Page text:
The Growth Group Notebook
I’m loving using the Growth Group Notebook. Apart from its design – hardcover, nice textured paper and pleasing font, it really is what it promises to be: a companion for every small group member. Our women’s Bible study groups are using the notebook and here’s the feedback:
Keeping on track
In the first section, you’re encouraged to help the group commit to working together by agreeing to guidelines and setting goals. Leaders find this helpful at the end and beginning of each term to reflect how the group is going and whether adjustments need to be made. But it also helps the group members when reminders are needed. This kind of self-evaluation is vital to keep small groups healthy. Recording goals is a great way of keeping them front and centre through the whole year.
Keep on track also extends out to individual members. Seven times in the year (every 6 weeks), group members get the chance to review how they’re going. The review questions are brilliant because they help us think through what God’s been teaching us, how we’ve grown, our struggles and points of thanksgiving. Knowing that faith without works is dead, we’re also given opportunity to commit to specific action goals about godliness and evangelism.
I love all the end of year celebrations we have with our small groups. But I often struggle to come up with ways of getting the group to think over our time together studying the Bible. And then by the time we start up again in the new year, it’s hard to recall the details of the previous year. The yearly review section is the perfect answer to this dilemma. Not only can you reflect on the year gone by but it ends with ‘Next Year, I want to …’.
Opportunities to pray big and personal prayers are woven throughout the whole Notebook. Without a doubt, just about every Bible study group I know would admit that they struggle when it comes to prayer. Prayer gets squeezed in right at the end, or the prayers become insular and problem centered or it’s hard to get people to pray. The Notebook helps on all fronts. First there’s a section on Who to Pray For – this is great for brainstorming and then continuing to add in a wide range of topics and the group to pray. It’s so satisfying to ending each term knowing that your group has prayed for the world, our nation, our
community, our church, missionaries, Christian ministries and leaders! But it doesn’t end there! The notes sections for group passages and sermons prompt you to pray about what you are reading and learning and reflecting on in the Bible. Recording these prayers has the added bonus that you can review them and see how God has used His powerful word to grow you in Christ. But still there’s much more! Each time you record notes for your group passage, there’s room to record the personal prayer requests of the members of your group. One of the biggest advantages is that you can then use it to fulfill that promise we make at the end of a study “I’ll pray for you during the week.”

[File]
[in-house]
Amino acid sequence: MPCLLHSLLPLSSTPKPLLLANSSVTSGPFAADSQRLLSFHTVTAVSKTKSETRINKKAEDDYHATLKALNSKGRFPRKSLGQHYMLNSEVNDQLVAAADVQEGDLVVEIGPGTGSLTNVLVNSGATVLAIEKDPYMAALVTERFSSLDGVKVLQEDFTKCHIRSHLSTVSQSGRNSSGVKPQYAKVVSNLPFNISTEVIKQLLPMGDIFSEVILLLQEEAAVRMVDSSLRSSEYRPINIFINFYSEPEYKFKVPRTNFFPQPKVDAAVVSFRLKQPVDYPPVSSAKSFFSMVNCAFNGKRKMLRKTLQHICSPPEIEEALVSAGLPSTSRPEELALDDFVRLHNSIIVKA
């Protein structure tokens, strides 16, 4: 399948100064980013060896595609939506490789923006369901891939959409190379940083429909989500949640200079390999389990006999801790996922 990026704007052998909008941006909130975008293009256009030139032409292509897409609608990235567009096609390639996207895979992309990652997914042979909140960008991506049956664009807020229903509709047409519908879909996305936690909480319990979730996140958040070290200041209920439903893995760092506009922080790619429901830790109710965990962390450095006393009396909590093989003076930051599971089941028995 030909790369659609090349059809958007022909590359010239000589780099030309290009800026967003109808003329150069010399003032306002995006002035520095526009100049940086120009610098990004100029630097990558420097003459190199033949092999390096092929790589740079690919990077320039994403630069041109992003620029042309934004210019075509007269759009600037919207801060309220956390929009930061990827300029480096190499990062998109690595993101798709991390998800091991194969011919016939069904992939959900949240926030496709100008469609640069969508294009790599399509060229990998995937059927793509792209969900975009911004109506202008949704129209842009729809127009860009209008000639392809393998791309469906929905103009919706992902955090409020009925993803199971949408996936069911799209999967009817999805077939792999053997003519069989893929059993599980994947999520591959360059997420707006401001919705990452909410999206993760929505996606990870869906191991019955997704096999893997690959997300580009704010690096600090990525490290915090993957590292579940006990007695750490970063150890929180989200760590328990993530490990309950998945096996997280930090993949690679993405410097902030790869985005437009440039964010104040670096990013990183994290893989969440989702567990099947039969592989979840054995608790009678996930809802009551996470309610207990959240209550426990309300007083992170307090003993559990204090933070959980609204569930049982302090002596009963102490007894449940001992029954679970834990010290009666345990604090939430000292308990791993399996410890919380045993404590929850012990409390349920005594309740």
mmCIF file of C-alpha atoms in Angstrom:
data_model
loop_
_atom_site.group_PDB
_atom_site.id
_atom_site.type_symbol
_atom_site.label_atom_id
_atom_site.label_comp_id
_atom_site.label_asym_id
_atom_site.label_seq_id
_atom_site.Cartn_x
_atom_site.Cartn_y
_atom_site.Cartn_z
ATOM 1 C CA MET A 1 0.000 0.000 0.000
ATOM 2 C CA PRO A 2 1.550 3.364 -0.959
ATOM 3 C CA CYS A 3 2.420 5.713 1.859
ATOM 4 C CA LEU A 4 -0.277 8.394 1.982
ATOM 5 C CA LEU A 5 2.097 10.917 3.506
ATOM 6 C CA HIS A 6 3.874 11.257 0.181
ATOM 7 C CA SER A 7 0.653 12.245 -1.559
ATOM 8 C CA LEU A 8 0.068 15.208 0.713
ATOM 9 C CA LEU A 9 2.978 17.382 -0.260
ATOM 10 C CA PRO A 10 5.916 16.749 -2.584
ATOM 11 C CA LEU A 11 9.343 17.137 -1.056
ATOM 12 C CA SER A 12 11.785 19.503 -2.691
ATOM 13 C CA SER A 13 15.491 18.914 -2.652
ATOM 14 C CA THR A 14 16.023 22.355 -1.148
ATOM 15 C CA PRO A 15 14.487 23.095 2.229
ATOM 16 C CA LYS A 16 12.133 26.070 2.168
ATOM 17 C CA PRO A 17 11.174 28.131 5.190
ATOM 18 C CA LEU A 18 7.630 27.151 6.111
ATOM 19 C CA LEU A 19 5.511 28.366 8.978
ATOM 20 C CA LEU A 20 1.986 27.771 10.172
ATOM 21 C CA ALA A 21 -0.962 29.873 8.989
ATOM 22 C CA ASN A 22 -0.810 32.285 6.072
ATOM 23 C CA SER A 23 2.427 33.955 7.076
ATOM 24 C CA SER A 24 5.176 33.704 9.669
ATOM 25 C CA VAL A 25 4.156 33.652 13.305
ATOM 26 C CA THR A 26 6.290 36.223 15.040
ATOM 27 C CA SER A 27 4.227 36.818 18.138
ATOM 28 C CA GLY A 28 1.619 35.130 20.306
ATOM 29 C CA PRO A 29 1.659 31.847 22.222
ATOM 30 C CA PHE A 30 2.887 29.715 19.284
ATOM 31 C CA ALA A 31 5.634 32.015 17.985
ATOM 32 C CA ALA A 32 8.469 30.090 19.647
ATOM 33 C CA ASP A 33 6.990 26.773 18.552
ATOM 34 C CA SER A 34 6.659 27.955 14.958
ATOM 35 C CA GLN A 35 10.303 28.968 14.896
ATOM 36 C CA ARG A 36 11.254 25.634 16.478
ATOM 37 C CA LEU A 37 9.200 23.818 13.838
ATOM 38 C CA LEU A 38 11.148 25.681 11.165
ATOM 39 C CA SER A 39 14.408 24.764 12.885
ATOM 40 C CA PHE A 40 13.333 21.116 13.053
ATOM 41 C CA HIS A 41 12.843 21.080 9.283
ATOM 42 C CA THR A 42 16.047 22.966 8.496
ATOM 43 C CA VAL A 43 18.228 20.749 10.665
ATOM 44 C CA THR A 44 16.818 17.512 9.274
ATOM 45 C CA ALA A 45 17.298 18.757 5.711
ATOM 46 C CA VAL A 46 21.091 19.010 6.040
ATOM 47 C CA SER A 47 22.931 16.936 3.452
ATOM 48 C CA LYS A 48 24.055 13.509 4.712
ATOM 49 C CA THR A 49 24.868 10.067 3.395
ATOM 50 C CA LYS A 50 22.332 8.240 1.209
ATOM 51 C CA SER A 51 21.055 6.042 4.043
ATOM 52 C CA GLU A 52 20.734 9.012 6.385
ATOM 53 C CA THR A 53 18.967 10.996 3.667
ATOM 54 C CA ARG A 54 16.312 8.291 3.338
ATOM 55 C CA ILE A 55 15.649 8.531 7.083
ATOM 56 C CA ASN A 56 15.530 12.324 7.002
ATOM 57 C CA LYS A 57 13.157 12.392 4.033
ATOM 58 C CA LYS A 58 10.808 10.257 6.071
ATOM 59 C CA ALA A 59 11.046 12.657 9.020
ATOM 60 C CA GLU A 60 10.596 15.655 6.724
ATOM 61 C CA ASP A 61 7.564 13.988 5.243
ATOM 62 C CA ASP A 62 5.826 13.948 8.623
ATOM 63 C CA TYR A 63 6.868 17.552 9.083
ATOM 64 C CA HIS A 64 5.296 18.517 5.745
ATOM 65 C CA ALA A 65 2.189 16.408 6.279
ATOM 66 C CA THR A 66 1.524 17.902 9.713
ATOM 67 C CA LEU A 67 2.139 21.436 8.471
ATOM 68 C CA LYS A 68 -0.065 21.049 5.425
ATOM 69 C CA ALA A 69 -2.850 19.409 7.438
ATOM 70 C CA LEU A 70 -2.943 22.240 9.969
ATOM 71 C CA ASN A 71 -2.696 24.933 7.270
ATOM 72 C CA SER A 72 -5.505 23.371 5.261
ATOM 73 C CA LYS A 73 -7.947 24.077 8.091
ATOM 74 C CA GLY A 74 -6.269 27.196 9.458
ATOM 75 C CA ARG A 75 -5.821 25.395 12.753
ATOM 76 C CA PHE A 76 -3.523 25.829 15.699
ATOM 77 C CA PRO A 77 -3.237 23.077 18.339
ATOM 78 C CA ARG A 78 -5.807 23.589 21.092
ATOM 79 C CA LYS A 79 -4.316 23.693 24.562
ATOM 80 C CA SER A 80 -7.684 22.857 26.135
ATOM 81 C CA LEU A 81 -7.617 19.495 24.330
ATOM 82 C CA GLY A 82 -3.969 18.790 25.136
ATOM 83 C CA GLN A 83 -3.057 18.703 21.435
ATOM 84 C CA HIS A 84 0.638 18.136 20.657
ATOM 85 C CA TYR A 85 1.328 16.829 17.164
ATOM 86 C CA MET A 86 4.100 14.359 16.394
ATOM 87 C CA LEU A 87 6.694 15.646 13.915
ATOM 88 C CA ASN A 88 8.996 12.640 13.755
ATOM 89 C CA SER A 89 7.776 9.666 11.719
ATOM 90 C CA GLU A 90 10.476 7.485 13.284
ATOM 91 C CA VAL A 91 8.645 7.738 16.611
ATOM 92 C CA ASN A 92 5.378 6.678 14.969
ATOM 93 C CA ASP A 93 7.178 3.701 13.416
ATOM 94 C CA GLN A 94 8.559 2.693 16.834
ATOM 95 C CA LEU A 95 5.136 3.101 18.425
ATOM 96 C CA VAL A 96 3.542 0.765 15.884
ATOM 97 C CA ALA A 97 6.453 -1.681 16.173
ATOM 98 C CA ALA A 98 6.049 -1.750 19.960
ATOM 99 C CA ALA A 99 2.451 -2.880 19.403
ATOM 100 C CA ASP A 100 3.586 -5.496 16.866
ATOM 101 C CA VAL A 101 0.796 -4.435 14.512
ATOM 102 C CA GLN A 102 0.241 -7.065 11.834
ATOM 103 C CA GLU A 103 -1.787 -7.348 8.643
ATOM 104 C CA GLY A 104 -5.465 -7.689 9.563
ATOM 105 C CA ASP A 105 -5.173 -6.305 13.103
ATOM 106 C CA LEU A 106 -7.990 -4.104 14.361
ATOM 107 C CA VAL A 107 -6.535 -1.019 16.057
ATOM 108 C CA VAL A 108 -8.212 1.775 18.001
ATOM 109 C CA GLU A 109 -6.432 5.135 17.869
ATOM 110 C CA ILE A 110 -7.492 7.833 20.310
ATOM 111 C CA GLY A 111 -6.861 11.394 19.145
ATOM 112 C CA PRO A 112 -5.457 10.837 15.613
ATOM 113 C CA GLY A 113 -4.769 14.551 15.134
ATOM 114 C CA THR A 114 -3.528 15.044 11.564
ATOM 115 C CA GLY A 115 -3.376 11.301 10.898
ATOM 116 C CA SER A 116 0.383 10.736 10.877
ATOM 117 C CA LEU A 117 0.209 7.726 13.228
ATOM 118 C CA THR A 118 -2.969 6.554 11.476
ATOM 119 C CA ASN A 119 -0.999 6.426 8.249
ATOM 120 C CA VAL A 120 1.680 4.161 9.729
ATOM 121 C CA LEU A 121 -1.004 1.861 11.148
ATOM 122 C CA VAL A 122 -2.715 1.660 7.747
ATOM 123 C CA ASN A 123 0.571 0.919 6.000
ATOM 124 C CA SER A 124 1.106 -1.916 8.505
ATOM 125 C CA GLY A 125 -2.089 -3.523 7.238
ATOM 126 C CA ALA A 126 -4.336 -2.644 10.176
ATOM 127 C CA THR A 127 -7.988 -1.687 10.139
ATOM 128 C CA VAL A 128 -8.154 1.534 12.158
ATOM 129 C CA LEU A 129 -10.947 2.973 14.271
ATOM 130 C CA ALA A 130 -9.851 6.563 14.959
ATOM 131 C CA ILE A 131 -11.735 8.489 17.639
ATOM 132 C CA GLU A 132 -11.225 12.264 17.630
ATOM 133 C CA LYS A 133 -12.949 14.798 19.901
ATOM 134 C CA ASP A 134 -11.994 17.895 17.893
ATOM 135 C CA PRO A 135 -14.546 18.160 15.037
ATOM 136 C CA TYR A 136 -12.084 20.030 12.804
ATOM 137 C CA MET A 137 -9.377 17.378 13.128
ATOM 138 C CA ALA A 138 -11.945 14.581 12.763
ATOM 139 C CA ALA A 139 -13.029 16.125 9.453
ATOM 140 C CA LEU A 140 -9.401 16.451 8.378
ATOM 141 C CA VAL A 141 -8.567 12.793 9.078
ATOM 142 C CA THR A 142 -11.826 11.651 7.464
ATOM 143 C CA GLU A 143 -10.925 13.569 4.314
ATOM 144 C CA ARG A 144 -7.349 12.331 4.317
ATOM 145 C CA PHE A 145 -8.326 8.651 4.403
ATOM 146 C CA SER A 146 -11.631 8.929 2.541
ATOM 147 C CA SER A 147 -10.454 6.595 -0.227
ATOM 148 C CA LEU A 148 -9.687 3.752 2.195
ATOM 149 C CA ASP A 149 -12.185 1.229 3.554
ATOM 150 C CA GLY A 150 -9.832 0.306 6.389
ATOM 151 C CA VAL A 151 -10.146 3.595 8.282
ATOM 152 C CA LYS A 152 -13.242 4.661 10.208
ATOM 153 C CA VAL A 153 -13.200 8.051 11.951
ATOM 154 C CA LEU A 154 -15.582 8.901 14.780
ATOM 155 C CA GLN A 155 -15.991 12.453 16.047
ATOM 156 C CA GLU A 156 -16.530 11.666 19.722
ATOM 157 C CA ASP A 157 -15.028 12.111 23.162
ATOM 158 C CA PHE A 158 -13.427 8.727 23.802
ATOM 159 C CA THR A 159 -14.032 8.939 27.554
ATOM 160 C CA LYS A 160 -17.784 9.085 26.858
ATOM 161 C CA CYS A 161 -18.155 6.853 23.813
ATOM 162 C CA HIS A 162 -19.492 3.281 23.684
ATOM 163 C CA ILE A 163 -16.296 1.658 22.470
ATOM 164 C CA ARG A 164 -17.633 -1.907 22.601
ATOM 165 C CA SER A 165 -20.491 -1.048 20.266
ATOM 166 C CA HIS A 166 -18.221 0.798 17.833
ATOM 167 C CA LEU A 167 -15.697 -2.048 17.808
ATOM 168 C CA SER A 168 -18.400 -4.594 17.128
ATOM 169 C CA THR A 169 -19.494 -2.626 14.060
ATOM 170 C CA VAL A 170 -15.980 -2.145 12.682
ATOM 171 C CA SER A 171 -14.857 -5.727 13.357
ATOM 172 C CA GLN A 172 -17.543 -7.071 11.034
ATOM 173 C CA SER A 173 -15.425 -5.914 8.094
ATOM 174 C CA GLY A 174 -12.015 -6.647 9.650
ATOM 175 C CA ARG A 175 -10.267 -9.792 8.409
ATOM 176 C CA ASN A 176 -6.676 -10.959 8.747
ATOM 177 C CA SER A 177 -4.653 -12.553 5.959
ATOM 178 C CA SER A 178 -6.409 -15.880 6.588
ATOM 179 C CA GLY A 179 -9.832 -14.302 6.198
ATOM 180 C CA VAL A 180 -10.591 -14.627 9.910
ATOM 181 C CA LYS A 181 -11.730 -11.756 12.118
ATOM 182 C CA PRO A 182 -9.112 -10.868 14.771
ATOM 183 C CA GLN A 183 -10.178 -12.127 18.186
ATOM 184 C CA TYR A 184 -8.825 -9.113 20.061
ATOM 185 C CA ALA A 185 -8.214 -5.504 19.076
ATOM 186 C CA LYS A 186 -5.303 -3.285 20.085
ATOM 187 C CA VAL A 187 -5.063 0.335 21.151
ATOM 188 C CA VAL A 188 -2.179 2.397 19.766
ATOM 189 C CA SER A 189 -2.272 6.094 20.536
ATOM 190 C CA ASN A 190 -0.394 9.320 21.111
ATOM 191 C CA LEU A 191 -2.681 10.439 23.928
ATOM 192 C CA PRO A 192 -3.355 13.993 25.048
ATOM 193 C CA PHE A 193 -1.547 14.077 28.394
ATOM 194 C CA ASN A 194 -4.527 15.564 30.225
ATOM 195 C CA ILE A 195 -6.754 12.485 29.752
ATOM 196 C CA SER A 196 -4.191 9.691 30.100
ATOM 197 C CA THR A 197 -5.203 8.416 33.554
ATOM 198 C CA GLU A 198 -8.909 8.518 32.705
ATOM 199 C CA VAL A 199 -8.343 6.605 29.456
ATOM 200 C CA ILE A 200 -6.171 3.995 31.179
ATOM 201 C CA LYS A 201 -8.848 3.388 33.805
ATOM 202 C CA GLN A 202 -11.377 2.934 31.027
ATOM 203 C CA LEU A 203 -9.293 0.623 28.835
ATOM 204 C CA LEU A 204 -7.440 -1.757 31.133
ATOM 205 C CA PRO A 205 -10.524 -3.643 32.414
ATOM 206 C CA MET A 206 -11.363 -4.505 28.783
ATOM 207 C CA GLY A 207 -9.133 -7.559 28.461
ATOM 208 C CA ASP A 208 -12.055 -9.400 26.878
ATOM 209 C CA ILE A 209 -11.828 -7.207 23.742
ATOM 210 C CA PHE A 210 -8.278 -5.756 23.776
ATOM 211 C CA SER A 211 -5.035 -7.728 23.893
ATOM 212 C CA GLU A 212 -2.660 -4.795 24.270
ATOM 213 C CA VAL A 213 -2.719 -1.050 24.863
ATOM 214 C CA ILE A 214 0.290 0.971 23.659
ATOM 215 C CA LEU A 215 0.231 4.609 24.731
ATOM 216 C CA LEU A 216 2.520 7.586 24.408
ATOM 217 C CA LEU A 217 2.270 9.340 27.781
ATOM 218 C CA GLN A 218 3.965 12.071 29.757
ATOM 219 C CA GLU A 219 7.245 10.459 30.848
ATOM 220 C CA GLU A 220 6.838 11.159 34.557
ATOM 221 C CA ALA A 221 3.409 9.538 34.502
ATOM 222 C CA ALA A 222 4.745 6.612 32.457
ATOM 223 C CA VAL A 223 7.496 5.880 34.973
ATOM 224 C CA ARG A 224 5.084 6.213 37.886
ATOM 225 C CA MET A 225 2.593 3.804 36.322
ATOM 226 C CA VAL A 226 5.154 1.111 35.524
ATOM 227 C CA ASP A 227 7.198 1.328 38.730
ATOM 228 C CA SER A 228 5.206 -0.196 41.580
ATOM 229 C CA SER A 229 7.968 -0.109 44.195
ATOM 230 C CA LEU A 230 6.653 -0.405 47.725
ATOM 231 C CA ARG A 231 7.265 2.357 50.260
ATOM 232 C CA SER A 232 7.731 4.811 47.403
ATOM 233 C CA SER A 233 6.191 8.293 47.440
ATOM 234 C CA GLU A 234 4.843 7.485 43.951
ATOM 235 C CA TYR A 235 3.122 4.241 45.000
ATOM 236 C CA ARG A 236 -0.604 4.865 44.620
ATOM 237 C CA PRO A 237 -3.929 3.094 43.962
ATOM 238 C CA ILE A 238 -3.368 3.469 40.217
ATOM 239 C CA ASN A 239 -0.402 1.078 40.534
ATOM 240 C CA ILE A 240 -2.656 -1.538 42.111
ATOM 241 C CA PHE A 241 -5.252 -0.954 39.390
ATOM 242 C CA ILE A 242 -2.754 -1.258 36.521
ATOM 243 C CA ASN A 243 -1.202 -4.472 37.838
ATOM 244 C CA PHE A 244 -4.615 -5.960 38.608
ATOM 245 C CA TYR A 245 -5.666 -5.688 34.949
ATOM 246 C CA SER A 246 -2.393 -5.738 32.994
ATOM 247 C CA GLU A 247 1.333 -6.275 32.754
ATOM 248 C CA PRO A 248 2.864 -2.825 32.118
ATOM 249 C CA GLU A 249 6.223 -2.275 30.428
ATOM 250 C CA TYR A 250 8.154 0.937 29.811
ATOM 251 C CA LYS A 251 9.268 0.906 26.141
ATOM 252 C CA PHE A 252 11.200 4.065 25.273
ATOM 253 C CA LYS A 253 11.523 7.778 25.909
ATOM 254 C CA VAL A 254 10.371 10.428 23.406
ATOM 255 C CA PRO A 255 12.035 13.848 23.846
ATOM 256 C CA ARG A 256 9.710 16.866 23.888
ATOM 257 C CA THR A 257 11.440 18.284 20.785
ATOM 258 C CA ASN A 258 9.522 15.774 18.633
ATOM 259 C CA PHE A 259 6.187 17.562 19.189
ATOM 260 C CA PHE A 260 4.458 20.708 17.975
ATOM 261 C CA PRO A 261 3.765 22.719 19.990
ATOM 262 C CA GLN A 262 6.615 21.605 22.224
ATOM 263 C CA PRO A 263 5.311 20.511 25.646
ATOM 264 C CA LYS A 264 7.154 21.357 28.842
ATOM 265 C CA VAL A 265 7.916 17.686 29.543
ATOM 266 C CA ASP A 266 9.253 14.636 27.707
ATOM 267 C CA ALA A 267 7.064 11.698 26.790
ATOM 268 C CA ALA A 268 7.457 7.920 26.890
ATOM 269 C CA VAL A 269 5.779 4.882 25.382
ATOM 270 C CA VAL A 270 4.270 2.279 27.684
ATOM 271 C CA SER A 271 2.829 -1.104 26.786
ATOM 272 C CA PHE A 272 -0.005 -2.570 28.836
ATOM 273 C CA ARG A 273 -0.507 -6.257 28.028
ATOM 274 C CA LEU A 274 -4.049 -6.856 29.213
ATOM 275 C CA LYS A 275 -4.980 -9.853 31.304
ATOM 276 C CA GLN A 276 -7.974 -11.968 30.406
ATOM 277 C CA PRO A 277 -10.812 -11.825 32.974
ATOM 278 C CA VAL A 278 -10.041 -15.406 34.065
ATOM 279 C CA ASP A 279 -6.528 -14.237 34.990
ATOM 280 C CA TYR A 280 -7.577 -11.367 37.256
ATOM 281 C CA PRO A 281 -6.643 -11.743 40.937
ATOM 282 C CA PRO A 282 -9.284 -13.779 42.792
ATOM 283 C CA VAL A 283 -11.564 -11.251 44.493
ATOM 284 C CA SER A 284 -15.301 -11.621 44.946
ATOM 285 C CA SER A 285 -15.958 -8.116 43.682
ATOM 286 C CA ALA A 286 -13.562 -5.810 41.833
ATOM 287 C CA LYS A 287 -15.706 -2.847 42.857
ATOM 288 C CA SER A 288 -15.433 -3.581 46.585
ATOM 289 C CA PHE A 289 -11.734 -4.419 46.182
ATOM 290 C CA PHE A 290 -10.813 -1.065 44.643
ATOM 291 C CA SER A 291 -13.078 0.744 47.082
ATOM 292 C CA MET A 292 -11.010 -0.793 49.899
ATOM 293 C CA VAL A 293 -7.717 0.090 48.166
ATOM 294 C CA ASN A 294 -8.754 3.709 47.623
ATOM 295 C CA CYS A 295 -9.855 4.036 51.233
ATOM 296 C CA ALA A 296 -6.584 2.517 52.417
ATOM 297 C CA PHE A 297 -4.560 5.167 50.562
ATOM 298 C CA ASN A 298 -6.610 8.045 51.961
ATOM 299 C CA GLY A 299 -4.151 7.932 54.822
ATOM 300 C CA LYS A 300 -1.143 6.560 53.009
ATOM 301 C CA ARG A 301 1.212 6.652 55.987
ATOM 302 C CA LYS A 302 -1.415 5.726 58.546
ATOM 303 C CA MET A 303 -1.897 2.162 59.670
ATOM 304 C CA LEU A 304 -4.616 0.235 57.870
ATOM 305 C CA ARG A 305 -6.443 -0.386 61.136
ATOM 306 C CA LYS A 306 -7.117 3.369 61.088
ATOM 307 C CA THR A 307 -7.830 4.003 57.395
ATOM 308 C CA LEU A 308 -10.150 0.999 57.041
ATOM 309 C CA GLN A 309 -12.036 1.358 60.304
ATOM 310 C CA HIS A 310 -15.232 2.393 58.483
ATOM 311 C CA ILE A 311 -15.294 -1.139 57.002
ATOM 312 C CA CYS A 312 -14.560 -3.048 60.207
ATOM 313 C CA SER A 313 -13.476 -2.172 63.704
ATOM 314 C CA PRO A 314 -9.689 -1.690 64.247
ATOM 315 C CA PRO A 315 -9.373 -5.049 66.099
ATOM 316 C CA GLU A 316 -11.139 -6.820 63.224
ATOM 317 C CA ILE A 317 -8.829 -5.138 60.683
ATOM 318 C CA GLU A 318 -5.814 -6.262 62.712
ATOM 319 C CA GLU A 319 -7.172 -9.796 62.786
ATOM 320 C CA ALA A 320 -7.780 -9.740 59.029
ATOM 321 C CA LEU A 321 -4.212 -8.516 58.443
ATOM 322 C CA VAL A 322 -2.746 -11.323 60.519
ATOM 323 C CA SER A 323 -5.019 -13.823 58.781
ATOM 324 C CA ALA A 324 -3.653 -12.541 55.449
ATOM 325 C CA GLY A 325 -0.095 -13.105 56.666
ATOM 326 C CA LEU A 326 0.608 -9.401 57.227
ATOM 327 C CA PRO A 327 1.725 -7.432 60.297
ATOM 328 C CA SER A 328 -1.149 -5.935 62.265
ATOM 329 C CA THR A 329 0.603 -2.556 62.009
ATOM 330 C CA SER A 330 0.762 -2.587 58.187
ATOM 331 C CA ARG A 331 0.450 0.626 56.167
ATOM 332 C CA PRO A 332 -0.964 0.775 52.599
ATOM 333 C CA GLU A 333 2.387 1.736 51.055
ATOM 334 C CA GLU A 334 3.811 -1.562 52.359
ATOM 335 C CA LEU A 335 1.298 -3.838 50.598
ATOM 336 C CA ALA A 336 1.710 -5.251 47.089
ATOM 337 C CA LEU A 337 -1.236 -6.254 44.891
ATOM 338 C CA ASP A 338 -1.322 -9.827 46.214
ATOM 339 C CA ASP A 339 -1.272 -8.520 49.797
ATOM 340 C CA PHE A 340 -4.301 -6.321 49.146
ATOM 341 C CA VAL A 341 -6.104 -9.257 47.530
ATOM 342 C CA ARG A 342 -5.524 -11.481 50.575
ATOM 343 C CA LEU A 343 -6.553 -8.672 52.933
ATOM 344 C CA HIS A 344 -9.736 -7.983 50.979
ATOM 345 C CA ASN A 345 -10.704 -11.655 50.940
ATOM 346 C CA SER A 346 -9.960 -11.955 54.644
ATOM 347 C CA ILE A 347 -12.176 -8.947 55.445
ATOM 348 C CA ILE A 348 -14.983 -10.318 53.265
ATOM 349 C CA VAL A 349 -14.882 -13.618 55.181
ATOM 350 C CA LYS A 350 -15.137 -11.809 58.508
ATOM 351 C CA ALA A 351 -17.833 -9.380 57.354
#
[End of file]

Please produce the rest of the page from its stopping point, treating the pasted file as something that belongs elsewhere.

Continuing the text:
In an age of instant gratification and online media which lends itself to skim reading and superficial reflection, recording notes as we study the Bible helps us to slow down and take the time to reflect on what God is saying in His word. The Notebook guides you with headings like ‘What I learned from this study’, and ‘What I need to change’. But thankfully, it’s not all about me. We’re also prompted to look upward and outward with space for recording what we can thank God for and turning our mind to others. I think the final question in the notes section is genius: “Who would benefit from me sharing with them what I’ve learned?’
Relevant resources at your fingertips
I often see resources that I think would help our small group to grow as disciples of Jesus. But getting them into the hands and heads of individual members is a constant battle when inboxes overflow and we’re competing with FB notifications. Even here, the Notebook is a valuable tool. The list of valuable resources means that you can point members to trusted material they can go to when they need help to dig deeper or they need ministry tools.
Appendices 1-3 are short, helpful articles on how to be a small group member, praying in small groups and praying out loud. These are perfect training papers to read with your leaders. In fact that reminds me of a funny story: at our leader’s weekend away, I had just bought the Notebook and was introducing the leaders to it. When I got to this section I told them that Tony Payne and Colin Marshall wrote the first 2 articles and then went searching for the 3rd and didn’t know what to say when I saw who wrote it. But you’ll have to go and buy the book to find out!
You might be thinking this is a great idea for next year … but it’s not too late to start using it: the notes sections aren’t dated and they cover 52 weeks so you
can start right now! Plus, we’re inching towards July and mid-year is an ideal time to re-energise a small group.
Fantastic resource Matthias Media! I hope it will be an annual publication and that the 2018 version will be out in time for Christmas presents. But can you make the hardcover red next time or even emerald green? Green’s my second favourite colour!
Writer | Carmelina Read loves serving at Chatswood Presy with her family. In her spare time, she enjoys reading and karate.